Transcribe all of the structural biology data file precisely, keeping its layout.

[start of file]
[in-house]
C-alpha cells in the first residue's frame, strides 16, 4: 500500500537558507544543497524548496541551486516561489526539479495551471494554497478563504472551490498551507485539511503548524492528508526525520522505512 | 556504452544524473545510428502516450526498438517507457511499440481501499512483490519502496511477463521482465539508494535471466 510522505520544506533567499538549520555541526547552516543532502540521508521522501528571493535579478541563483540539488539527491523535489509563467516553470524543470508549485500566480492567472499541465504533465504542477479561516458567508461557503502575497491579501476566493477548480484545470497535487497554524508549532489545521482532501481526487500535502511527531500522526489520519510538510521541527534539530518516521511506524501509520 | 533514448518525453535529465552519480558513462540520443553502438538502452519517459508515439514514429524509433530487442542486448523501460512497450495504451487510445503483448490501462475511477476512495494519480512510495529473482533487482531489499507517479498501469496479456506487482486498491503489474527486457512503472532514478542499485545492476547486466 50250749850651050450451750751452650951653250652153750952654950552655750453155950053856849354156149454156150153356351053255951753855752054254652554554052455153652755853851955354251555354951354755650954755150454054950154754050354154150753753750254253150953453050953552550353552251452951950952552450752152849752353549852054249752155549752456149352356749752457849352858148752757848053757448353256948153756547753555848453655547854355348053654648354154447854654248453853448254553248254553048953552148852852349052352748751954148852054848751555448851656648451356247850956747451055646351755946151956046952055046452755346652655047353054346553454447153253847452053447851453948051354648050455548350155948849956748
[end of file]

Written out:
[in-house]
C-alpha cells in the first residue's frame, strides 16, 4: 500500500537558507544543497524548496541551486516561489526539479495551471494554497478563504472551490498551507485539511503548524492528508526525520522505512 | 556504452544524473545510428502516450526498438517507457511499440481501499512483490519502496511477463521482465539508494535471466 510522505520544506533567499538549520555541526547552516543532502540521508521522501528571493535579478541563483540539488539527491523535489509563467516553470524543470508549485500566480492567472499541465504533465504542477479561516458567508461557503502575497491579501476566493477548480484545470497535487497554524508549532489545521482532501481526487500535502511527531500522526489520519510538510521541527534539530518516521511506524501509520 | 533514448518525453535529465552519480558513462540520443553502438538502452519517459508515439514514429524509433530487442542486448523501460512497450495504451487510445503483448490501462475511477476512495494519480512510495529473482533487482531489499507517479498501469496479456506487482486498491503489474527486457512503472532514478542499485545492476547486466 50250749850651050450451750751452650951653250652153750952654950552655750453155950053856849354156149454156150153356351053255951753855752054254652554554052455153652755853851955354251555354951354755650954755150454054950154754050354154150753753750254253150953453050953552550353552251452951950952552450752152849752353549852054249752155549752456149352356749752457849352858148752757848053757448353256948153756547753555848453655547854355348053654648354154447854654248453853448254553248254553048953552148852852349052352748751954148852054848751555448851656648451356247850956747451055646351755946151956046952055046452755346652655047353054346553454447153253847452053447851453948051354648050455548350155948849956748